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Track cycling: UCI World Cup, a training platform for the Germans




Germany has established an historic record by winning – for the eighth time – the UCI Track World Cup presented by Samsung. That’s one more than France, and three more than Australia. “We are very happy with this result, and our athletes are very proud,” commented Patrick Moster, Performance Director of the German Federation (BDR), after the final round contested last weekend in Aguascalientes (Mexico).

This success is the fruit of sustained consistency throughout the 2012-2013 season, the Germans having gleaned points over each of the three meetings. However, behind these results, the BDR is pursuing an ambitious strategy for track cycling, oriented towards the long term. “The World Cup is an important objective because it enables us to develop our young athletes,” explains Moster.

This opinion is shared by other federations, such as France. In contrast, Great Britain – second in the table and never having won since the creation of the competition in 1993 – is not shining in the World Cup, and only seems to be firing on all cylinders in the World Championships and the Olympic Games.

“Each nation has a different approach to track cycling,” notes Patrick Moster. “We believe that the World Cup is an ideal platform to develop at a high level. That’s how we are managing to get our place back in the top rankings in track cycling.”

This struggle to compete with the two best current nations – Great Britain and Australia – isn’t just a matter of pride or an attachment to a certain tradition. Germany is indeed using track cycling as a tool to train a solid generation of road riders, but also for its own sake, capable of financing German cycling in its entirety. “Our funds are mainly provided by the government according to the number of medals obtained at the Olympic Games,” explains Moster. “Track cycling, which includes many specialities, offers more opportunities than road racing” [in the latter discipline, four titles are up for grabs, in the road racing and the time-trial, in both the women’s and men’s competition – Ed.]

The BDR thereby gets the resources it needs to fulfil its ambitions. It regularly organises training programs abroad, since only one German velodrome is available throughout the season, at Frankfurt (Oder). Before the round at Aguascalientes, the track riders prepared in South Africa. “Our Federation is investing a lot in this operation, but this increases our chances of winning the World Cup,” notes the Performance Director.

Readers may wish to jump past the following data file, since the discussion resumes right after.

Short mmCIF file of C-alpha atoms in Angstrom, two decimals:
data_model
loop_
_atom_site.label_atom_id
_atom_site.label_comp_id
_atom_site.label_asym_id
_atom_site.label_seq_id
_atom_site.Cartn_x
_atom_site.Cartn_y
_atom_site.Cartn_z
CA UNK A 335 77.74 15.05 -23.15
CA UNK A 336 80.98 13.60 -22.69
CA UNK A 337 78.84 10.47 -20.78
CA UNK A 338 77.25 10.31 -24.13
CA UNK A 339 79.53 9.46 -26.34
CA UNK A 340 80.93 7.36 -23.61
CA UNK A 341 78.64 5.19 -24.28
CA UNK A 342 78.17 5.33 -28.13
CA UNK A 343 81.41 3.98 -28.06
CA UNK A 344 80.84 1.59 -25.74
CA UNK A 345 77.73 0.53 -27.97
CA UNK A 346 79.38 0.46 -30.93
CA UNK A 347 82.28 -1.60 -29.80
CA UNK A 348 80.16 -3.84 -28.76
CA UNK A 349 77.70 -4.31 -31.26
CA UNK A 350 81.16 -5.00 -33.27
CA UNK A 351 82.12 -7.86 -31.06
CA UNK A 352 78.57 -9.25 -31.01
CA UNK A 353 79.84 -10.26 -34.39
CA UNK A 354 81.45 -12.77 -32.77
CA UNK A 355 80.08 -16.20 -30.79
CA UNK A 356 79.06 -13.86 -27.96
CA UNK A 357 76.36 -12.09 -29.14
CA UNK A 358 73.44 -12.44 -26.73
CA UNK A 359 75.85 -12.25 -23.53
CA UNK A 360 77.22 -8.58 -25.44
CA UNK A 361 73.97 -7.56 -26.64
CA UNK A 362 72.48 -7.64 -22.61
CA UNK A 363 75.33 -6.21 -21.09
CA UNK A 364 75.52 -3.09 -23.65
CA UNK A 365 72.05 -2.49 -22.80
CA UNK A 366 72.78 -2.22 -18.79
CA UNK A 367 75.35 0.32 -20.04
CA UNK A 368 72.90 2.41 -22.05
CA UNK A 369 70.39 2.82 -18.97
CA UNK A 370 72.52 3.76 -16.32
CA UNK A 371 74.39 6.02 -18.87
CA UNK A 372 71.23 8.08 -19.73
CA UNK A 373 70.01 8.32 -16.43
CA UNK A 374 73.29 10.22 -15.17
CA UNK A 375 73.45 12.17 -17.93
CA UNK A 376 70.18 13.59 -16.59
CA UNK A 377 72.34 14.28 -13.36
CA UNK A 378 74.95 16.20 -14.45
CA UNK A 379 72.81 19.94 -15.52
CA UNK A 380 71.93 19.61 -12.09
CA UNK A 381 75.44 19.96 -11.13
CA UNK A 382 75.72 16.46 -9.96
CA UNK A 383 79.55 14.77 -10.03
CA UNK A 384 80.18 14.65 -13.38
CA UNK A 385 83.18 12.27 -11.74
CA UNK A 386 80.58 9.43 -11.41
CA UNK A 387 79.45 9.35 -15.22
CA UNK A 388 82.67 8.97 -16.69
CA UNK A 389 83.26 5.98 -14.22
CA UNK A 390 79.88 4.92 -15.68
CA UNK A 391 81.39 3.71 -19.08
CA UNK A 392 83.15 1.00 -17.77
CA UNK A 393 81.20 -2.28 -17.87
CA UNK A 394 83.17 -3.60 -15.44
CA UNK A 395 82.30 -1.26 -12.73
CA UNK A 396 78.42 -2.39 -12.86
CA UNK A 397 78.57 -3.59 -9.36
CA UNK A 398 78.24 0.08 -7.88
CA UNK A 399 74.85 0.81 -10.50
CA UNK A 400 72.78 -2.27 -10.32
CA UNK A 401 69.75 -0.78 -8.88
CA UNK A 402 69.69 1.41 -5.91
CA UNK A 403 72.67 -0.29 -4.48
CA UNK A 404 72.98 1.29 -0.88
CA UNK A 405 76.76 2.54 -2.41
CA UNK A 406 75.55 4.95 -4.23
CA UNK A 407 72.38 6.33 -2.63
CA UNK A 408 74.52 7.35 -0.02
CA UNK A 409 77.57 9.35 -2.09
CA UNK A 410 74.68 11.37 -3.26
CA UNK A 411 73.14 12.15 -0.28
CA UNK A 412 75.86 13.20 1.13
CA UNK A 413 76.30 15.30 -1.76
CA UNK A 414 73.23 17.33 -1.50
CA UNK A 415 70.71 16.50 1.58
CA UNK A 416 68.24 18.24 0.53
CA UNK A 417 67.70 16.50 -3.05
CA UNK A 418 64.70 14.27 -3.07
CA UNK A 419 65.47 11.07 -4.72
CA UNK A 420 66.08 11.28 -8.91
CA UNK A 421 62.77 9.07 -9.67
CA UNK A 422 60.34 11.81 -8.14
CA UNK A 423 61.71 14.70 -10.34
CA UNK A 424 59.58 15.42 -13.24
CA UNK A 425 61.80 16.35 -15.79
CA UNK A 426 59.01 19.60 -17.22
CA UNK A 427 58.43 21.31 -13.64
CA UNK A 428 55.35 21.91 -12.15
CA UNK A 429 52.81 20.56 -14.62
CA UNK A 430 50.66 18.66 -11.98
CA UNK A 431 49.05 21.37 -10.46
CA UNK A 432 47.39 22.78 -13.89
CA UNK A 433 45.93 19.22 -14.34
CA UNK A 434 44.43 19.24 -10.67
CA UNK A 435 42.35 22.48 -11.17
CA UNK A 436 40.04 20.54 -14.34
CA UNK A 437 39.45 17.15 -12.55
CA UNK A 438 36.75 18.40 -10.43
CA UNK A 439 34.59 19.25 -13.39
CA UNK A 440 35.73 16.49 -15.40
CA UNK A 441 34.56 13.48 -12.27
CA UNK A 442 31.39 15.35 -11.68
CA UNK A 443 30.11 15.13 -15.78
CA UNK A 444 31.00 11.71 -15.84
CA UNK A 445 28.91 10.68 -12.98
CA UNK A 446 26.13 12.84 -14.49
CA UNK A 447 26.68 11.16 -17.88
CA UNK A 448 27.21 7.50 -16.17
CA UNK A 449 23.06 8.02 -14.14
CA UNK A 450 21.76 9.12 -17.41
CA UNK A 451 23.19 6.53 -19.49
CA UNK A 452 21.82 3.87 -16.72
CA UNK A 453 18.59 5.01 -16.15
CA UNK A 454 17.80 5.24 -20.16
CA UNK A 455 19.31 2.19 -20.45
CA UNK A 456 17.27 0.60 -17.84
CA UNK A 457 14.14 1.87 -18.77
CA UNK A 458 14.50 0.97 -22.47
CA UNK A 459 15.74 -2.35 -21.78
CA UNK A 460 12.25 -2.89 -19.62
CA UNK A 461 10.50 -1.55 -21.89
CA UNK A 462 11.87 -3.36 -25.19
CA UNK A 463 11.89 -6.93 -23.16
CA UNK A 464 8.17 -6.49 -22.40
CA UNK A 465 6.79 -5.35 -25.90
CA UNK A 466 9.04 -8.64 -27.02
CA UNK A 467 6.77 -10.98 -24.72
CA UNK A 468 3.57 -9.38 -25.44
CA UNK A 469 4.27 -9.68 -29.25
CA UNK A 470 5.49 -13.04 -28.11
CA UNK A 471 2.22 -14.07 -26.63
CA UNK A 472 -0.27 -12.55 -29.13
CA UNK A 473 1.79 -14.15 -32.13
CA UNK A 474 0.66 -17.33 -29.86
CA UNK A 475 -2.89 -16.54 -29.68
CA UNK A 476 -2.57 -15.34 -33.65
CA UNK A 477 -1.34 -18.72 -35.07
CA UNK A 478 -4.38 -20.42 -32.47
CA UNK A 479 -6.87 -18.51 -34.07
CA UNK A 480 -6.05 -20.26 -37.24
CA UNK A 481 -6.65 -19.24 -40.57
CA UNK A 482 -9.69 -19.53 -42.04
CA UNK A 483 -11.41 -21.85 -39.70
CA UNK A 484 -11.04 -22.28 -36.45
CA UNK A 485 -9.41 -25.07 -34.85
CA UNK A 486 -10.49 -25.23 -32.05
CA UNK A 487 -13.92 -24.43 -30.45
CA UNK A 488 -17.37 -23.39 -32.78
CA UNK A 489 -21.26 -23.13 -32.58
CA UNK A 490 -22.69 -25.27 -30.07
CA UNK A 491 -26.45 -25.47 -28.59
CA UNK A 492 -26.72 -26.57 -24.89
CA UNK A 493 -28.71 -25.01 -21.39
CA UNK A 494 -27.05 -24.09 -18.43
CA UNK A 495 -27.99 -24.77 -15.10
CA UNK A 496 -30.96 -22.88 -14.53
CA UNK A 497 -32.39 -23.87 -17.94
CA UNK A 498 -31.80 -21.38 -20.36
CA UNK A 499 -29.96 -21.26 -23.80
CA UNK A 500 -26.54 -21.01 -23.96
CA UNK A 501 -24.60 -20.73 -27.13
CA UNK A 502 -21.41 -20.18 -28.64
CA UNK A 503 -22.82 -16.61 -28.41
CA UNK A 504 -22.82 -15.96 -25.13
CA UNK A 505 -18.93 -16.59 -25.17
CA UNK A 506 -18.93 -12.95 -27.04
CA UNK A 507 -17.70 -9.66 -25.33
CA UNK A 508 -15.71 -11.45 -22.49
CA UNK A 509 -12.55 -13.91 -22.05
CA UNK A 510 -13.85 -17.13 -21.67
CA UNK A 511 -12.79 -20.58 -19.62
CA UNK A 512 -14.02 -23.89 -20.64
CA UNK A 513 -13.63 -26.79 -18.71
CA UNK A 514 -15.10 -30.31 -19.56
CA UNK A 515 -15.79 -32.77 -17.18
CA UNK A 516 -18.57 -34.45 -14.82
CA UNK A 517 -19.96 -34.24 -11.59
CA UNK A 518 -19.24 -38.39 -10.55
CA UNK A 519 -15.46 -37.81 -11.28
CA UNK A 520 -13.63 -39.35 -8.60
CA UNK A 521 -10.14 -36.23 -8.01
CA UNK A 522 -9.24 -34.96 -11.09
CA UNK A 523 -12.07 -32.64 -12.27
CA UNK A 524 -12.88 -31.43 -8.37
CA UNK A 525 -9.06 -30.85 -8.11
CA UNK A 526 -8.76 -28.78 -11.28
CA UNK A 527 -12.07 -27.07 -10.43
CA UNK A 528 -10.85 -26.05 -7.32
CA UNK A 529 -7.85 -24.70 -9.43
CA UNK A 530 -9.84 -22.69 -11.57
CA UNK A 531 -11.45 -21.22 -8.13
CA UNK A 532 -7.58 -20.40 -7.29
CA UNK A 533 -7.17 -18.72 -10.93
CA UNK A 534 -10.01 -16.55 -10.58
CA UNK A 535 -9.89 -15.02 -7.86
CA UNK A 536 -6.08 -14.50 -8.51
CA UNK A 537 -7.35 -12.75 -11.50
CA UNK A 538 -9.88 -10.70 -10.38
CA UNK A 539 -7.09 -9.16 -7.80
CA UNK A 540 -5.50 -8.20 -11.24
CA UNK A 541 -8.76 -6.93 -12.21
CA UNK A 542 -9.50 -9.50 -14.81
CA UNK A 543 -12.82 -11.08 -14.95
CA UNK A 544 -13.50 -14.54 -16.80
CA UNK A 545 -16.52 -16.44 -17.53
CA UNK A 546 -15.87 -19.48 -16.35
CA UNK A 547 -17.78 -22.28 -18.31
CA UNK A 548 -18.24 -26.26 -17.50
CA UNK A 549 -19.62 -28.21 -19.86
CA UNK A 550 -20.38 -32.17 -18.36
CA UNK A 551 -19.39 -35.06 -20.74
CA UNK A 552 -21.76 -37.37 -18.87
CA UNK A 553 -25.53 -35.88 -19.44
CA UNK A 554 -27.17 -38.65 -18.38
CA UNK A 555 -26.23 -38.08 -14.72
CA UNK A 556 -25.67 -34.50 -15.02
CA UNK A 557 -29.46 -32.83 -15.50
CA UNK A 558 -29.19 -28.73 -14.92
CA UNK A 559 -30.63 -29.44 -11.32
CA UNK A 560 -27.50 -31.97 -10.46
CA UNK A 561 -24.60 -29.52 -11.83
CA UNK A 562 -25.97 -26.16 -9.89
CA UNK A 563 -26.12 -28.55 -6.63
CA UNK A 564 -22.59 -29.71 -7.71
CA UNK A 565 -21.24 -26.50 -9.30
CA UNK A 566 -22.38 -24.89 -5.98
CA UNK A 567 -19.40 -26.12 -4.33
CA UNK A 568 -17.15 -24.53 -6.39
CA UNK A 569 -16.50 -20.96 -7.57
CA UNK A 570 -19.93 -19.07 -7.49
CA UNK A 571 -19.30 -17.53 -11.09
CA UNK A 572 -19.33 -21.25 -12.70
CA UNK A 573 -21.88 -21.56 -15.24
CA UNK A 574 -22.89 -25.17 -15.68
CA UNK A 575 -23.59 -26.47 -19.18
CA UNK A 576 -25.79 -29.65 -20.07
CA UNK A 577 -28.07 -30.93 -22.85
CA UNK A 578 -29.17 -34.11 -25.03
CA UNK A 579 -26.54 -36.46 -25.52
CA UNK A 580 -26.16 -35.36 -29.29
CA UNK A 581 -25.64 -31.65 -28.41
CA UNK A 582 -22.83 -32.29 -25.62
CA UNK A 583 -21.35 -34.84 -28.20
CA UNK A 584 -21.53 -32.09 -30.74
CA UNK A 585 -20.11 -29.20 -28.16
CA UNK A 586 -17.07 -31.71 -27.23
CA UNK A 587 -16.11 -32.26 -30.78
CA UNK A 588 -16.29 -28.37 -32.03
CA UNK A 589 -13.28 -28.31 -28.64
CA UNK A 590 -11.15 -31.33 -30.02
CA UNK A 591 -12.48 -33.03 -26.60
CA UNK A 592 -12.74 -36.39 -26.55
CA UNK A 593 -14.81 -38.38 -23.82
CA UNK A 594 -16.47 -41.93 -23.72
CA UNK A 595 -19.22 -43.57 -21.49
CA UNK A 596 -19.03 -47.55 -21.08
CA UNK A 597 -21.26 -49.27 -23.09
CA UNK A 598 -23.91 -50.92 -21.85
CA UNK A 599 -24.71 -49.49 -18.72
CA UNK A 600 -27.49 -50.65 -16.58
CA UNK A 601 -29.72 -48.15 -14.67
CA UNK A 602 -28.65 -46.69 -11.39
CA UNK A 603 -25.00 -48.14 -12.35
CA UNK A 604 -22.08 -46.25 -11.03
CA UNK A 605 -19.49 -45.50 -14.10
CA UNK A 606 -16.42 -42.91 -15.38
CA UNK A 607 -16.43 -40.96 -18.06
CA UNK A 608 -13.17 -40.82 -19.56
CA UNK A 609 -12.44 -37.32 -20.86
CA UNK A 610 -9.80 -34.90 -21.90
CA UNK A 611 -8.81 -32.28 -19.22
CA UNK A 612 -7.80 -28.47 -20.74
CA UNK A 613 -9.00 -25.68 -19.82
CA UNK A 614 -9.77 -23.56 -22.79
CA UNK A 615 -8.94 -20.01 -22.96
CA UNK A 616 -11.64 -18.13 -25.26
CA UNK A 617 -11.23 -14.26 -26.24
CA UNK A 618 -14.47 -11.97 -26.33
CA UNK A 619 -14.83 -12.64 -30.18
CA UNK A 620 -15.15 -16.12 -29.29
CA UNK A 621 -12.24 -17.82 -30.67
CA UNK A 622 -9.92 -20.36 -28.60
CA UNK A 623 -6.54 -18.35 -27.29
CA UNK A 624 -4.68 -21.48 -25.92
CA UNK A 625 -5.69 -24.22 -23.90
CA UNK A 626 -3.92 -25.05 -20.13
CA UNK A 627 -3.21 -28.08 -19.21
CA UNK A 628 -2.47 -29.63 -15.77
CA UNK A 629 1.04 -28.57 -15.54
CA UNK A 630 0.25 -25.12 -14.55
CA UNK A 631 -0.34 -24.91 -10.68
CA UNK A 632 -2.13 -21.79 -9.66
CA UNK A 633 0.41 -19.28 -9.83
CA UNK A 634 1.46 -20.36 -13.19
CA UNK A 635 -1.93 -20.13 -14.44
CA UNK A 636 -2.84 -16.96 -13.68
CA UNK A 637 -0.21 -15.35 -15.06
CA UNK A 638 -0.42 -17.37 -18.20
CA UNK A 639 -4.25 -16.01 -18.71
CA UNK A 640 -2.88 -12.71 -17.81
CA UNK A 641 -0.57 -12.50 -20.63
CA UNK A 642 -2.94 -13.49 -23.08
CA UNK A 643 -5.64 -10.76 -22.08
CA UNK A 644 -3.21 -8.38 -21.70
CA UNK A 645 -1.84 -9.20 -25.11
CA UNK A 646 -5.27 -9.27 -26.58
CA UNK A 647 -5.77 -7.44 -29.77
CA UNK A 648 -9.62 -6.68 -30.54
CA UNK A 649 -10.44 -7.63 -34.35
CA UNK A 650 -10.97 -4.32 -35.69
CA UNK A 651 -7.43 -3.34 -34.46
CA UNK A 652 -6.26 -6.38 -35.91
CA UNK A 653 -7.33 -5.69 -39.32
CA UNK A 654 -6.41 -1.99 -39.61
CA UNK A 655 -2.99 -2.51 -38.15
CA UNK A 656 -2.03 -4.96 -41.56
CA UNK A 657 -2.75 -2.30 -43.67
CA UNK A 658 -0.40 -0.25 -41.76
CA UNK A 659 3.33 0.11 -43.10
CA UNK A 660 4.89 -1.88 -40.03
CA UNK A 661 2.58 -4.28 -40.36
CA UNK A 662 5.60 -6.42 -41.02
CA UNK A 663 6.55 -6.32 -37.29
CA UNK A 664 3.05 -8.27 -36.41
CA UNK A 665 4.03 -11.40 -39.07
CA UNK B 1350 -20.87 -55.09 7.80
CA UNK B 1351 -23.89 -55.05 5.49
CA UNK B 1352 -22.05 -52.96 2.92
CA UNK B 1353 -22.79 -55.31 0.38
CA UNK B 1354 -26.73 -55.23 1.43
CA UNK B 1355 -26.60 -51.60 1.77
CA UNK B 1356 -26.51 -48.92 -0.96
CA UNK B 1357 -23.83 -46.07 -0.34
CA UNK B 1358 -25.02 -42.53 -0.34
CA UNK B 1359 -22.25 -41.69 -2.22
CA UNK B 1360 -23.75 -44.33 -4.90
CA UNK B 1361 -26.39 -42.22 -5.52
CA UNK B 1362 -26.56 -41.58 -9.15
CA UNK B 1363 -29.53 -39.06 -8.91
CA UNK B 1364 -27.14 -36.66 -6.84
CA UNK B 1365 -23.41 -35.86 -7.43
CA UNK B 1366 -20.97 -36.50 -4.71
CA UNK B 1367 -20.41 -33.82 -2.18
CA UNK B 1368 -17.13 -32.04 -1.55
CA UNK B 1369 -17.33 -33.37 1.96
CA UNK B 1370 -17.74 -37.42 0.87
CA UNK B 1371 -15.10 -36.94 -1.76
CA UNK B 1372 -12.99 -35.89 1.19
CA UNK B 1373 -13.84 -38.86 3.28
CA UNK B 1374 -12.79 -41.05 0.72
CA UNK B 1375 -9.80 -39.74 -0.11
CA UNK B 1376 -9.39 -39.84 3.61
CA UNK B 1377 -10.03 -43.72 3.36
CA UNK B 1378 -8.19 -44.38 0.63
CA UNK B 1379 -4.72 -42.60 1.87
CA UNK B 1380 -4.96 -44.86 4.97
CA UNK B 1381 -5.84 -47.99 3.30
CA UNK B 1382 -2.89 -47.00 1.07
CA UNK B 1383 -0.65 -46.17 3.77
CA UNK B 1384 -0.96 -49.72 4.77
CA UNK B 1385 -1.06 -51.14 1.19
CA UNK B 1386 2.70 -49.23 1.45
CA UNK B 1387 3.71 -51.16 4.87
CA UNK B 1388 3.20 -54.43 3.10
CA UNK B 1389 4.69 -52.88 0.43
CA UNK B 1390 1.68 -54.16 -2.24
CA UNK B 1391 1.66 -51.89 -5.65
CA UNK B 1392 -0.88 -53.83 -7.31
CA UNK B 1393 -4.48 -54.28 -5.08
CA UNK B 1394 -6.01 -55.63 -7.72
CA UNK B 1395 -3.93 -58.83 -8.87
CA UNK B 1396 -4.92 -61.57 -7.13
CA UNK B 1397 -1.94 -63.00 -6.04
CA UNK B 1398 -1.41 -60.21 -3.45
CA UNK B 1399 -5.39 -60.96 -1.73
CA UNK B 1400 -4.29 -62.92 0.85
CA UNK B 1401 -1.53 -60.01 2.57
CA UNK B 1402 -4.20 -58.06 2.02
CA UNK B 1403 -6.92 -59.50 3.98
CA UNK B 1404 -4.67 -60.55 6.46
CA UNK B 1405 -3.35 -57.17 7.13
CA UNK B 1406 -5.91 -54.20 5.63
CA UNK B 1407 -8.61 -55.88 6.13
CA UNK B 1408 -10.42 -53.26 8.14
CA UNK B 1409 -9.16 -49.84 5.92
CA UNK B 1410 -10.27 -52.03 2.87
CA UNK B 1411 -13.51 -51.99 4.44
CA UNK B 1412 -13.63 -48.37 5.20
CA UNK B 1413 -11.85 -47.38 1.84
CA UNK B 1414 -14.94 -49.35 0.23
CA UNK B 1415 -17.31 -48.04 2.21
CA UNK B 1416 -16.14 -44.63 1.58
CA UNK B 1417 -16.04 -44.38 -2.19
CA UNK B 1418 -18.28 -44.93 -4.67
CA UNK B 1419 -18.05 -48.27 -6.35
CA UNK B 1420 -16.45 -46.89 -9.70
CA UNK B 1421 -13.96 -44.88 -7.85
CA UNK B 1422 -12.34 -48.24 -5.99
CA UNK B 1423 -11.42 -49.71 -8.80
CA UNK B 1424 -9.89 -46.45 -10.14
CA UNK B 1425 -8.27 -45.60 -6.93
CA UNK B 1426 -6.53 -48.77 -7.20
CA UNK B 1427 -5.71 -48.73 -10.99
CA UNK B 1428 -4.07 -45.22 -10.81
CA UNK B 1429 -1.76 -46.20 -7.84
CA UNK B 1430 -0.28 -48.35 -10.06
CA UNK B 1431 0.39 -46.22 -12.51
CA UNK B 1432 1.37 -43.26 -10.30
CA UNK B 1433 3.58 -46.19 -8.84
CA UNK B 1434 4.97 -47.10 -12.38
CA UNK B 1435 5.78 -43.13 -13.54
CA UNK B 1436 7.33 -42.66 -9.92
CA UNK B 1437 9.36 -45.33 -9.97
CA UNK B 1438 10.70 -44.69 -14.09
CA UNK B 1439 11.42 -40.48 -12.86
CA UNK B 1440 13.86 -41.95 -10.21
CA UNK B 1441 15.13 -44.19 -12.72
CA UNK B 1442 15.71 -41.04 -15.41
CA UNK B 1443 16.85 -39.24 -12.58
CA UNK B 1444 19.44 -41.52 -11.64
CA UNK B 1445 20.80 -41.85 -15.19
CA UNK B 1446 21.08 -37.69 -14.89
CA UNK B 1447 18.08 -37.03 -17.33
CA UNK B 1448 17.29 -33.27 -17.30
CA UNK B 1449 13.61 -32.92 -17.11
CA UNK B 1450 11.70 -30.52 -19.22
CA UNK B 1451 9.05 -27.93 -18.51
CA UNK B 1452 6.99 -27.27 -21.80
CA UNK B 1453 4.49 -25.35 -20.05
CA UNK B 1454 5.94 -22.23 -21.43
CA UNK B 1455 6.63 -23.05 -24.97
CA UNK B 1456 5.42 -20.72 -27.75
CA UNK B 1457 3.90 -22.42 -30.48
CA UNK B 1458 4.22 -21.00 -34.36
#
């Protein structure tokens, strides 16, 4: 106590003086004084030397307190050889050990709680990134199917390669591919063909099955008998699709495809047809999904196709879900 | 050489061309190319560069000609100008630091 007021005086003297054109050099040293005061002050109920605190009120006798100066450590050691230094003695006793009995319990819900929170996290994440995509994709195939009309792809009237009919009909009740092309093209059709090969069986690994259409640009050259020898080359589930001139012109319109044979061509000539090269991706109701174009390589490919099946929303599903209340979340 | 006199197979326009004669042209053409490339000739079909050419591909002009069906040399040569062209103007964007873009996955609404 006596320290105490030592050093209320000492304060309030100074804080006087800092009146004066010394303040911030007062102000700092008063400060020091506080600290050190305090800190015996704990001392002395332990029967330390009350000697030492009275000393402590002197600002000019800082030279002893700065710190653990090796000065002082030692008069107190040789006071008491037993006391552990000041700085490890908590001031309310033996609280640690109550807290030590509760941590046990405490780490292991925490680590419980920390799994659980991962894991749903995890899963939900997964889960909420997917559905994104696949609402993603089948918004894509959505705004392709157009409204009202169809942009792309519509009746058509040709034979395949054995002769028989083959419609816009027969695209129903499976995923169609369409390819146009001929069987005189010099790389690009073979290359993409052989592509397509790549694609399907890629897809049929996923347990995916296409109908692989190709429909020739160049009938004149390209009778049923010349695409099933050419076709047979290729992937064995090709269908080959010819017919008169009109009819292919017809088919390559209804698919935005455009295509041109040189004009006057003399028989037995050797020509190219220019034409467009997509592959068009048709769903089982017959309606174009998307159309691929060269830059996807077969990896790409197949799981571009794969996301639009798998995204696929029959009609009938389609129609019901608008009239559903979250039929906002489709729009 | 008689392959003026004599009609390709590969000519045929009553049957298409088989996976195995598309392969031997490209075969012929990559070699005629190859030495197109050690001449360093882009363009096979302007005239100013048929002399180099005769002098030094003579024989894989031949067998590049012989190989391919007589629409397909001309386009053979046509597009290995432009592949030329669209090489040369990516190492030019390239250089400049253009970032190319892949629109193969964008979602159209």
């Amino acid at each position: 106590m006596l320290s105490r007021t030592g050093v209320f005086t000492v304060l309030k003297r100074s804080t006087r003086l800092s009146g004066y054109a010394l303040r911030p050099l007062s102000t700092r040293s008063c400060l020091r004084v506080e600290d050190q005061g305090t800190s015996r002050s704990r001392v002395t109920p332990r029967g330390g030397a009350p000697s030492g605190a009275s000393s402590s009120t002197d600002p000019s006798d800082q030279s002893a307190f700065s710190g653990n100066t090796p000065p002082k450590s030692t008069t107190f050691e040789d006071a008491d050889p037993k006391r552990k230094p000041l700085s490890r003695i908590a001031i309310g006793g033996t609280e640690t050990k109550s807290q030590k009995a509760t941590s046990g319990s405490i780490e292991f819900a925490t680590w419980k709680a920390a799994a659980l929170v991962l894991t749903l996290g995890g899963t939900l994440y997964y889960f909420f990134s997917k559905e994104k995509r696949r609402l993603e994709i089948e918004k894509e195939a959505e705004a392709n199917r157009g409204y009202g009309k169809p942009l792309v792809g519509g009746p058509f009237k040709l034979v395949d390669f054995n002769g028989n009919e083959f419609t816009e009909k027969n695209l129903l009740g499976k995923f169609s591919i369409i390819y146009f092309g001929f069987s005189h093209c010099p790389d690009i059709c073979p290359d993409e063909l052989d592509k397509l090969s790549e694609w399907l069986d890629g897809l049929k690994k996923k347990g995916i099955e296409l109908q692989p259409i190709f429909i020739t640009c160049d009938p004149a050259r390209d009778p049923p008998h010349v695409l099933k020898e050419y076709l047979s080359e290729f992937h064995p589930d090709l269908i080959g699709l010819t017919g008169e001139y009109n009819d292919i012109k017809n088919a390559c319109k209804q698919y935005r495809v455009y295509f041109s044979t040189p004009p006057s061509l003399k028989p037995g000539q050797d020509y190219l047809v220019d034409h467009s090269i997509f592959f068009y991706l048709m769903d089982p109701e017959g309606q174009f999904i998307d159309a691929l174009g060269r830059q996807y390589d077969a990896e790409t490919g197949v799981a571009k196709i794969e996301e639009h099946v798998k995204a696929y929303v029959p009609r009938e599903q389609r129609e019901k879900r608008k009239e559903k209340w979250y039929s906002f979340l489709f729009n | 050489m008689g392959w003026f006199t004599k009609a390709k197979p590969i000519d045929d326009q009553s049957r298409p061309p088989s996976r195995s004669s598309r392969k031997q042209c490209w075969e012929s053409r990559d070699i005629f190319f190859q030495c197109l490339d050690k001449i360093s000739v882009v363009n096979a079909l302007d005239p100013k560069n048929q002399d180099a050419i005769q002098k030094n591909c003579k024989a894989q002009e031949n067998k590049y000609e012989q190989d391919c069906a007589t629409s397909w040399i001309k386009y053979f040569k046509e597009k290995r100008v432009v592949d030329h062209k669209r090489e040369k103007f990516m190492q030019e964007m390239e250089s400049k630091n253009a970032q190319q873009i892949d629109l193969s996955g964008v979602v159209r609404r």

The BDR is also working towards a renewal of its staff. Under the leadership of Detlef Uibel, responsible for track events, who was 3rd in the UCI Track World Championships in 1997, two coaches concentrate on detecting new talent in schools, mainly in the east of the country.

According to Moster, this is responsible for the successes gained in the European Junior Championships and the Under-23 group.

“We can count on having the talent for sprint, team sprint and the Keirin,” he insists. “On the other hand, we are struggling to get back to the level we had in the 90s in the endurance trials. Those athletes who could perform well often prefer road racing.”

The BDR has found a solution for 2013. It’s launching a Continental UCI team, called Rad-net ROSE, which includes 13 riders, among them Pascal Ackermann, World Junior Champion 2011 in the team sprint and Lucas Liss, European Omnium Champion. These promising young riders will be able to do road racing while still keeping track cycling in their sights.

Under these conditions, the German Federation can hope to excel in the World Cup, while awaiting its stated objective – Rio 2016.

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